Sunday, November 30, 2014

Preventing Infection by Shutting Down Host Cell Receptors?

While most anti-virals tend to target the virus itself, as in the case of influenza virus where there is rapid mutation, viruses are capable of finding ways to render the drug ineffective. If attacking the virus directly doesn't work, what could be another way of halting viral infection?

If we remember from class, viruses have tropogens which interact with host cell receptors to allow it to enter and infect the host cell. Since tropogens are easily mutated, drugs which target the other face of the coin, the host cell receptor, can be an effective way of preventing infection by viruses.

Researchers at the University of Wisconsin-Madison have taken just this approach when it comes to studying influenza infections. Rather than attack the virus, these researchers are testing the effect of silencing host cell genes - not just ones that code for proteins on the surface of the cell, but also proteins that can help the virus replicate inside the cell. By doing a wide screen of different genes that could possibly play a role in infection, the researchers were able to silence specific host cell genes to determine which ones are 1) the most important in infection and 2) non-essential and non-toxic to the host cell when silenced. After determining which genes are important, the scientists were then able to determine the role of the host cell protein during infection.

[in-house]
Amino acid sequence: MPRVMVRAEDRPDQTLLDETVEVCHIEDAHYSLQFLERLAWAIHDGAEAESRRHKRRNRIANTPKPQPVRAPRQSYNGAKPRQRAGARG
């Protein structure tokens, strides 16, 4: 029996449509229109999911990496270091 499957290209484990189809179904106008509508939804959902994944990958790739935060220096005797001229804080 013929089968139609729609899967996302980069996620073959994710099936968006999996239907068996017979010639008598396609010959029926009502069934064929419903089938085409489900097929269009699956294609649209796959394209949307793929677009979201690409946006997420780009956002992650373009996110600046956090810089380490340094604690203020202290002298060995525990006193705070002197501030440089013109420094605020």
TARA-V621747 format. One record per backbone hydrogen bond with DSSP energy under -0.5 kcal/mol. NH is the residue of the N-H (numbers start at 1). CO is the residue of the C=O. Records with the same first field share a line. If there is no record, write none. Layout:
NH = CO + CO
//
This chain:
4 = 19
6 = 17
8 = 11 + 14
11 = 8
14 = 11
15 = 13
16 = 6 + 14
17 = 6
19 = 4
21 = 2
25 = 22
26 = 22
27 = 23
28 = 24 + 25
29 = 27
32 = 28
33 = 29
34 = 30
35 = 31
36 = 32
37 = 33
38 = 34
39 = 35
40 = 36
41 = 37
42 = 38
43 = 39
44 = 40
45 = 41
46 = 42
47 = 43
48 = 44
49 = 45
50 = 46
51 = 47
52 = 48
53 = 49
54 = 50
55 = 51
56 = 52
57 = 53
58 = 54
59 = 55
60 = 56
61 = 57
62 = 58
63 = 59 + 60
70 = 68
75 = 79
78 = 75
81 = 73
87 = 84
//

By studying these aspects of the interaction between host cell and virus, the researchers are able to look into drug prospects by choosing drugs which inhibit viral targets and look into the development of newer drugs that can inhibit other targets on the host cell.

Hopefully this is good news for the improvement of anti-viral drugs and anti-viral treatments!


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